Book, documentary video on history of Woodrow Wilson Hospital
For the past many months, Nancy Sorrells and Connie Doebele have poured through historical documents and pictures, and interviewed numerous individuals for a new book and documentary video.
On November 11 at 2:00 pm, in the Harold E. Watson Auditorium at the Wilson Workforce and Rehabilitation Center, they will officially release the fruits of their labor, entitled “Hope Reborn of War,” the story of a World War II military hospital, a world famous rehabilitation center, and a unique educational community in Fishersville, VA.
At the November 11 event, which is open to the public, community members will see Doebele’s documentary video for the first time and hear highlights from the new book by Sorrells. The WWRC Foundation will host a reception immediately following the presentation.
This project was supported by a generous grant from the Carroll and Grace “Patsy” Guynn Memorial Fund, one of several donor-advised funds at the Community Foundation of the Central Blue Ridge, to the Augusta County Historical Society. The collaboration of Sorrells and Doebele brought together their respective strengths as story tellers. Sorrells is well known and respected as a local historian and author. Doebele, a former C-SPAN Executive Producer and Staunton resident, presently documents personal stories nationwide for families through video.
The catalyst for this effort was the personal ties of the Guynn family to the Woodrow Wilson medical and training-educational complex, known affectionately then as “The Post” because of its WWII military origins, and their desire to capture the stories of veterans, doctors, nurses, patients, educators and others before that remarkable history is lost. Carroll and Patsy Guynn, career educators, lived on The Post with their three sons, Jack, Jimmy and Doug.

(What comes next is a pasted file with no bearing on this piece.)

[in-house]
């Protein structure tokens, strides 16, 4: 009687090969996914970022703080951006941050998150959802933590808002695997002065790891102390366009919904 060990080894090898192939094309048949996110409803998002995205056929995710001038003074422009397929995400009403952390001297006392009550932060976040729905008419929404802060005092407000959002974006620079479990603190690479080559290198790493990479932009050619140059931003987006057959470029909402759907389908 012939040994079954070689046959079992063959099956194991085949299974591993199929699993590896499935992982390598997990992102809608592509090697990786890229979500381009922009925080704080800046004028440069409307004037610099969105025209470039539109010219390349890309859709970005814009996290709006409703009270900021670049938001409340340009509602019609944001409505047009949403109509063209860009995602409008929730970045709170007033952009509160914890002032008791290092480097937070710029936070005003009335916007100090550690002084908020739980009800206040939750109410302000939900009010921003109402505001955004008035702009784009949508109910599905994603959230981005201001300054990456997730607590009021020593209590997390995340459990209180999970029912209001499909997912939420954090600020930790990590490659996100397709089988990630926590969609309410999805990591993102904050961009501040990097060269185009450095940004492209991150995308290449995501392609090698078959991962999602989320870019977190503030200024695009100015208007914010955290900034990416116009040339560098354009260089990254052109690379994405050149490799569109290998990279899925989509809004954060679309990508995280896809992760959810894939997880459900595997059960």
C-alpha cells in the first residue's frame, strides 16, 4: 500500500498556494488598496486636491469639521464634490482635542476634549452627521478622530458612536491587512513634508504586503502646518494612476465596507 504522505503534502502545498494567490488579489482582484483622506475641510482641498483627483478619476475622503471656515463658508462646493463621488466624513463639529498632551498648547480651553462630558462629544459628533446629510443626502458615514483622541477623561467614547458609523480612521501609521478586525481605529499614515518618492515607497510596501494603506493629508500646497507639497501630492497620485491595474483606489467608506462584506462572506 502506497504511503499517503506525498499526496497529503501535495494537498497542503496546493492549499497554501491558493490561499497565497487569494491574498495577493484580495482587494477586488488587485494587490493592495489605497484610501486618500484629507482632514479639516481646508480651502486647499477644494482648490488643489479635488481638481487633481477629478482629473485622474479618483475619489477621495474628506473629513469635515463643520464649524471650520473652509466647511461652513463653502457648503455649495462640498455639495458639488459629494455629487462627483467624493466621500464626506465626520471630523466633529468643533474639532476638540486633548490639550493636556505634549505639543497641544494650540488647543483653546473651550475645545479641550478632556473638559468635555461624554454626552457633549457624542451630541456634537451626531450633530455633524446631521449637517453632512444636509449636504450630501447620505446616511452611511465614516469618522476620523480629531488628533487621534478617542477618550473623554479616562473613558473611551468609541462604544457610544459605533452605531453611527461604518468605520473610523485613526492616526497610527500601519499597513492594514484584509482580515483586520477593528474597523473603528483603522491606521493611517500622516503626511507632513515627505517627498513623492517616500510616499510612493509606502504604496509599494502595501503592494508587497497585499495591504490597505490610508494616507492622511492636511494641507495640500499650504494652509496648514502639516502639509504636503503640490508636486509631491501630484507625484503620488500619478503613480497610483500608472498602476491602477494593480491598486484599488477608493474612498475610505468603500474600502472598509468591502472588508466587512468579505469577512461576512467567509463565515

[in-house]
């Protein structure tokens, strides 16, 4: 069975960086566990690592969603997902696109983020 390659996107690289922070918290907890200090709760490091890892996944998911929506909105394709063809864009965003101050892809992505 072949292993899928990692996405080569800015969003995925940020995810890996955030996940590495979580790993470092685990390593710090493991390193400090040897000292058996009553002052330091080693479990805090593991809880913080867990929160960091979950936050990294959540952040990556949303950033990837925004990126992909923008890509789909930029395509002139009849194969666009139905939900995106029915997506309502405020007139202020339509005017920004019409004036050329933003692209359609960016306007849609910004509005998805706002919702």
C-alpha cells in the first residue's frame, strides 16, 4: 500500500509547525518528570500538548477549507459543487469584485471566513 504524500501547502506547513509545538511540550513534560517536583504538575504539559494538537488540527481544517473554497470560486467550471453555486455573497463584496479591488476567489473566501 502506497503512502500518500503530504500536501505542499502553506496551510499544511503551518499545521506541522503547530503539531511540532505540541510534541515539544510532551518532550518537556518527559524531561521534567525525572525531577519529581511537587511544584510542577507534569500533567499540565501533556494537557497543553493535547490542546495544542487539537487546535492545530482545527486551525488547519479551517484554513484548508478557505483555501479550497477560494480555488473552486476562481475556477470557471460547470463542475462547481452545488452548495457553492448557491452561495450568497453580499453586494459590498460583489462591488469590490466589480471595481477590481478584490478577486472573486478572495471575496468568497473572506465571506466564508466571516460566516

The Guynn brothers, who penned the Foreword to Sorrells’ book, noted that “The Post was and is so much more than a name or a place. It represents a rich and uniquely interwoven story about local, state, and national history and a singular community with a shared connection of struggles and blessings—and about hope reborn of the horrors of war and sacrifice that few of us can begin to fathom.”
After the Army closed the Woodrow Wilson Memorial Hospital at the end of World War II, representatives from Virginia’s Department of Education and Augusta County School Board submitted a plan for the use of the surplus hospital buildings to the War Assets Administration. This led to the creation of a unique campus that includes what is now known as the Wilson Workforce and Rehabilitation Center, Wilson Memorial High School, and Valley Career and Technical Center.
The Community Foundation of the Central Blue Ridge is one of the largest philanthropic organizations in our region. As it prepares to enter its 25th year of service to the community, the Foundation has grown to hold over $20 million in assets, from which it distributes over $1 million annually to the community through grants, scholarships, and awards.